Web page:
• Oceans serve as the world’s largest source of protein, with more than 2.6 billion people depending on the oceans as their primary source of protein.
• Marine fisheries directly or indirectly employ over 200 million people.
• Subsidies for fishing are contributing to the rapid depletion of many fish species and are preventing efforts to save and restore global fisheries and related jobs, causing ocean fisheries to generate US$ 50 billion less per year than they could.
• As much as 40 percent of the world oceans are heavily affected by human activities, including pollution, depleted fisheries and loss of coastal habitats.

NOAA describes an MPA as “…any area of the marine environment that has been reserved by federal, state, territorial, tribal, or local laws or regulations to provide lasting protection for part or all of the natural and cultural resources therein.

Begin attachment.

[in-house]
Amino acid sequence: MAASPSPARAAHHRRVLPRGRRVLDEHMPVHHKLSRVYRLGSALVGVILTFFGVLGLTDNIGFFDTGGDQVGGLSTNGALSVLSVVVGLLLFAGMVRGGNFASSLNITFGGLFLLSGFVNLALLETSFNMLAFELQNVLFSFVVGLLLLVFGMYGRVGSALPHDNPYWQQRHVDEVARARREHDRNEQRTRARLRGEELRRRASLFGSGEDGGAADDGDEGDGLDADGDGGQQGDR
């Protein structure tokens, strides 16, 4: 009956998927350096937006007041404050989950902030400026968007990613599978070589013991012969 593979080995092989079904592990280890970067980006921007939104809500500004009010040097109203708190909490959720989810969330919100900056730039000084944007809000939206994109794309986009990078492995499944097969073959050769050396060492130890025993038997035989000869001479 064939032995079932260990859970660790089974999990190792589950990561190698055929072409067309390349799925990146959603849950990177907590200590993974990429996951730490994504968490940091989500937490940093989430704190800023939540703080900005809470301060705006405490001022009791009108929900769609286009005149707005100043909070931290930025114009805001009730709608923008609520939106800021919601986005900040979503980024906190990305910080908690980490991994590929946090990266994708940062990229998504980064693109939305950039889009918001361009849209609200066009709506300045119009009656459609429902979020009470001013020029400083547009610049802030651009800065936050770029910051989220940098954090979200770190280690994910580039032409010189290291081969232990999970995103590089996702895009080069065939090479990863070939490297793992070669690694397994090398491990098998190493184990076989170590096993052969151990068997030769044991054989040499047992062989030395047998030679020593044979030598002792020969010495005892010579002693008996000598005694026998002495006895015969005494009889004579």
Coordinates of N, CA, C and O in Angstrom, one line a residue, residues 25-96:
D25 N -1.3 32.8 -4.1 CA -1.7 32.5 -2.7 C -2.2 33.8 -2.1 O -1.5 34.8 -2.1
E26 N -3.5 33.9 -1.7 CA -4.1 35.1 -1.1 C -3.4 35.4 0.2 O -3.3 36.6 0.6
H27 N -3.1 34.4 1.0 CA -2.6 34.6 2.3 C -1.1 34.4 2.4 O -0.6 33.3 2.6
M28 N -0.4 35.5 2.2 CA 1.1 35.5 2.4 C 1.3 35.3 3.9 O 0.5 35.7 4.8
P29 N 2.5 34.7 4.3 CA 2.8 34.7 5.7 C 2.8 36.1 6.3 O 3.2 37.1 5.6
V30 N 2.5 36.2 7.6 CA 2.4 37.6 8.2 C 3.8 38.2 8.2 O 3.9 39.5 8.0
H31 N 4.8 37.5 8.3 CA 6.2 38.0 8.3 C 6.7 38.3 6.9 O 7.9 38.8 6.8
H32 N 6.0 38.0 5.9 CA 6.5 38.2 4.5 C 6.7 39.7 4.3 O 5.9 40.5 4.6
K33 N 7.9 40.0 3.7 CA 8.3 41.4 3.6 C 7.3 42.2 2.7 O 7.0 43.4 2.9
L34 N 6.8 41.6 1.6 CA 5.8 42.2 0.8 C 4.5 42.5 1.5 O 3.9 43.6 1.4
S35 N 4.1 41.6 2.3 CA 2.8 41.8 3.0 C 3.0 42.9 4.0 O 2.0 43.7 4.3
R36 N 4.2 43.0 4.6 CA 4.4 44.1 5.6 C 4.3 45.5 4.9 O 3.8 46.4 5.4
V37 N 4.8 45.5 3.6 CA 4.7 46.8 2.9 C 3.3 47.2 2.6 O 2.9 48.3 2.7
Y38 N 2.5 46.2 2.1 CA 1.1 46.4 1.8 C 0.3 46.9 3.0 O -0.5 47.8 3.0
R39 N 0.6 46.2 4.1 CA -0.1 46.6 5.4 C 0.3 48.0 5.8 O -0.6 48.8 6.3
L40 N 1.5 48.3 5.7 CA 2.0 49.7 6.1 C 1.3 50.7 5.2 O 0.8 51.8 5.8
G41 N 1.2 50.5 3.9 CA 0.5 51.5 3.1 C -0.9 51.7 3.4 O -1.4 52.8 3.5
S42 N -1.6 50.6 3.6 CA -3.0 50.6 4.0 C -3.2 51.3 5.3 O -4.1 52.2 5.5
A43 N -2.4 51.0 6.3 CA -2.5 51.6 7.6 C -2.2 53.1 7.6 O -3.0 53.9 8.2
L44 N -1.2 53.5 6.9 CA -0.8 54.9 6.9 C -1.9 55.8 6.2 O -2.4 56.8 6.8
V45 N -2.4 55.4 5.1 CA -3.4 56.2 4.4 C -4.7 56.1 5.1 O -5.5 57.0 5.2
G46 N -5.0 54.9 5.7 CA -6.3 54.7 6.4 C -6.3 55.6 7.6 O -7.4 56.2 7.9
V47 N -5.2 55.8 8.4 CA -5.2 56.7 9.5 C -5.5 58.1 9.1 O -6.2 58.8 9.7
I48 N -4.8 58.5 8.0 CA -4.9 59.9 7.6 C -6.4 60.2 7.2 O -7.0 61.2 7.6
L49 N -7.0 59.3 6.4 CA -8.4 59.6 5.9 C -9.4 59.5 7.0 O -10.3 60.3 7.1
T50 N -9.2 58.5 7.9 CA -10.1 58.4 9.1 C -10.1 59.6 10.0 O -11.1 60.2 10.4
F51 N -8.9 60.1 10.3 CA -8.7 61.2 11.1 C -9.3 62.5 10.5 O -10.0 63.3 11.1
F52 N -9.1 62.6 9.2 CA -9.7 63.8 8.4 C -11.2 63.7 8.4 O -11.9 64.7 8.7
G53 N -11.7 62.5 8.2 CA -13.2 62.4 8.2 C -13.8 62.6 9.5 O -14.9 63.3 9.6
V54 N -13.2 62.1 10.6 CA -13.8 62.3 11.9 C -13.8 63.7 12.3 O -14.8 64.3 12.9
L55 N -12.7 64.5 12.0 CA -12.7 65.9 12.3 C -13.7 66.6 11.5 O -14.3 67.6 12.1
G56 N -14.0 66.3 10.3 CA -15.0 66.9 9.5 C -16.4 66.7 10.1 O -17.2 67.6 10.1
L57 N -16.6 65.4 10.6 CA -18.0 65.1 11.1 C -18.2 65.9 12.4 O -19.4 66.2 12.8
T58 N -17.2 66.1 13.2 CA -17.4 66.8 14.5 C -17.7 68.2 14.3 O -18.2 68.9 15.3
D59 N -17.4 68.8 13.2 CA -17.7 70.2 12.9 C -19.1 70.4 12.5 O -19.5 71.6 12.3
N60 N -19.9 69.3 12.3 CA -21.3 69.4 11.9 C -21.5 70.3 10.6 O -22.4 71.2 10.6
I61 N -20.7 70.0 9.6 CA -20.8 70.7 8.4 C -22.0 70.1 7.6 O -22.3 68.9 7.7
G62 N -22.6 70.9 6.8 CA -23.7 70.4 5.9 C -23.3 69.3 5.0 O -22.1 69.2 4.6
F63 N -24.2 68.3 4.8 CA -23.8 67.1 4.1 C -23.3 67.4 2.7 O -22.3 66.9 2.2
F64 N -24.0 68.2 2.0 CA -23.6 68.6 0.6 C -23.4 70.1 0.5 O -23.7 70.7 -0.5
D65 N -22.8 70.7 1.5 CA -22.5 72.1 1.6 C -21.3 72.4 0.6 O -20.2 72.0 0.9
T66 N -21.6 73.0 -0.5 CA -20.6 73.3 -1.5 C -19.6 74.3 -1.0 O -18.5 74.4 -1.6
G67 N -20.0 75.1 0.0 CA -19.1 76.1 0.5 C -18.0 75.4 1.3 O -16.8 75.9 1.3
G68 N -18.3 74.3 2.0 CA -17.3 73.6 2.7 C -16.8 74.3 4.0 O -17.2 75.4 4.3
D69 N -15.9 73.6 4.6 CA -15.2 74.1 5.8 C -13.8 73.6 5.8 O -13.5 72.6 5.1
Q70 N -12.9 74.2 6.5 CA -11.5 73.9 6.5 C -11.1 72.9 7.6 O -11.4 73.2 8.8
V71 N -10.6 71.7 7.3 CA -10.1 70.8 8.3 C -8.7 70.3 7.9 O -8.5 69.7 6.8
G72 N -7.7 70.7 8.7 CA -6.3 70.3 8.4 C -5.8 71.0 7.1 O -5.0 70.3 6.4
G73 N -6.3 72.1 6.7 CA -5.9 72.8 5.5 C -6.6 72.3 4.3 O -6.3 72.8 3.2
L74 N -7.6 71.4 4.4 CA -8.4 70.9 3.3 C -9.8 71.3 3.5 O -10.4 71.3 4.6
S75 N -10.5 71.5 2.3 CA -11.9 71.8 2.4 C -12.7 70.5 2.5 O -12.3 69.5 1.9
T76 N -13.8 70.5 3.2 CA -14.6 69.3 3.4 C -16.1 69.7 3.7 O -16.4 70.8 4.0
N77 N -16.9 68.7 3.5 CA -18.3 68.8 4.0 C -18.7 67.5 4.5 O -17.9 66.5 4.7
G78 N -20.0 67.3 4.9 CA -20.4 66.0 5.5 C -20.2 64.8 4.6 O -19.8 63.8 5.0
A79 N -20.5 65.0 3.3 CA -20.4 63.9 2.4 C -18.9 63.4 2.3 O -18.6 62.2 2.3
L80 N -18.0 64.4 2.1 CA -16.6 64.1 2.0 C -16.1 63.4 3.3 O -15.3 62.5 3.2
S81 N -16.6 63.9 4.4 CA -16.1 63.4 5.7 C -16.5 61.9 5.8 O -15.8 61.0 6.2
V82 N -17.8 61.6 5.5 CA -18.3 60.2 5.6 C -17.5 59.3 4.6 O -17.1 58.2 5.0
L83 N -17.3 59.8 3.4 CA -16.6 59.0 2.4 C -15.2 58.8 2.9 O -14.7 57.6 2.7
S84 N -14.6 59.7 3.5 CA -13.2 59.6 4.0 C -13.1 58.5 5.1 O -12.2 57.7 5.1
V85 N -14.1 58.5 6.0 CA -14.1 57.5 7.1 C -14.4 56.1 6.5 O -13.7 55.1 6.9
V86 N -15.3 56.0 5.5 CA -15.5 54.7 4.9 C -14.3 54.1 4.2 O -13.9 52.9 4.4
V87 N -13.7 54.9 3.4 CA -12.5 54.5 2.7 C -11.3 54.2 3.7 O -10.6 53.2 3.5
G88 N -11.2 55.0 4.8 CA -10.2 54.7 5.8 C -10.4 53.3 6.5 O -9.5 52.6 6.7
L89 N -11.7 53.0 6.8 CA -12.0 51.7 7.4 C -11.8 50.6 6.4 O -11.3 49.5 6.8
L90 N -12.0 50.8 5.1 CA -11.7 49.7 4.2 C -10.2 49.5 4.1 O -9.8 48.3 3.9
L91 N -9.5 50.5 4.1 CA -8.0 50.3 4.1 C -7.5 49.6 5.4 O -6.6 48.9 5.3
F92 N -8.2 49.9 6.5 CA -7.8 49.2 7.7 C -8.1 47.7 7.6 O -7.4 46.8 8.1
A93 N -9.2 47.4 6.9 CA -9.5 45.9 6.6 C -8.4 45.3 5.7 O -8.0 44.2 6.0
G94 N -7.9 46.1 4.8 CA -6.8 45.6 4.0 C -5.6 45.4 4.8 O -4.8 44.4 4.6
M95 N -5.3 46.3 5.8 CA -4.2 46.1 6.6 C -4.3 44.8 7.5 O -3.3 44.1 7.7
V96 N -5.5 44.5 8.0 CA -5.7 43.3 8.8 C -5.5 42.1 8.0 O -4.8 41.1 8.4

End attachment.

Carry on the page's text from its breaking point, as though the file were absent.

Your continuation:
Most MPA’s are broken into different levels of use. Some areas allow recreational fishing. Others are no take zones. Some allow limited commercial fishing, and again, others don’t. The levels of protection are designed with a holistic view of the overall health of the area.

In June 2013, Australia dedicated a vast Marine Reserves Network covering 3.1 million square kilometres, increasing the number of reserves from 27 to 60. Environment Minister Tony Burke said, “For generations Australians have understood the need to preserve precious areas on land as national parks. Our oceans contain unique marine life which needs protection too.”

Earlier this year, the Government of New Caledonia, which is a French overseas territory, announced the decision to create the world’s largest protected area on land or sea. Covering an area larger than Alaska and three times the size of Germany, the network covers 1.3 million square kilometres (501933 square miles) and will protect its abundant oceans.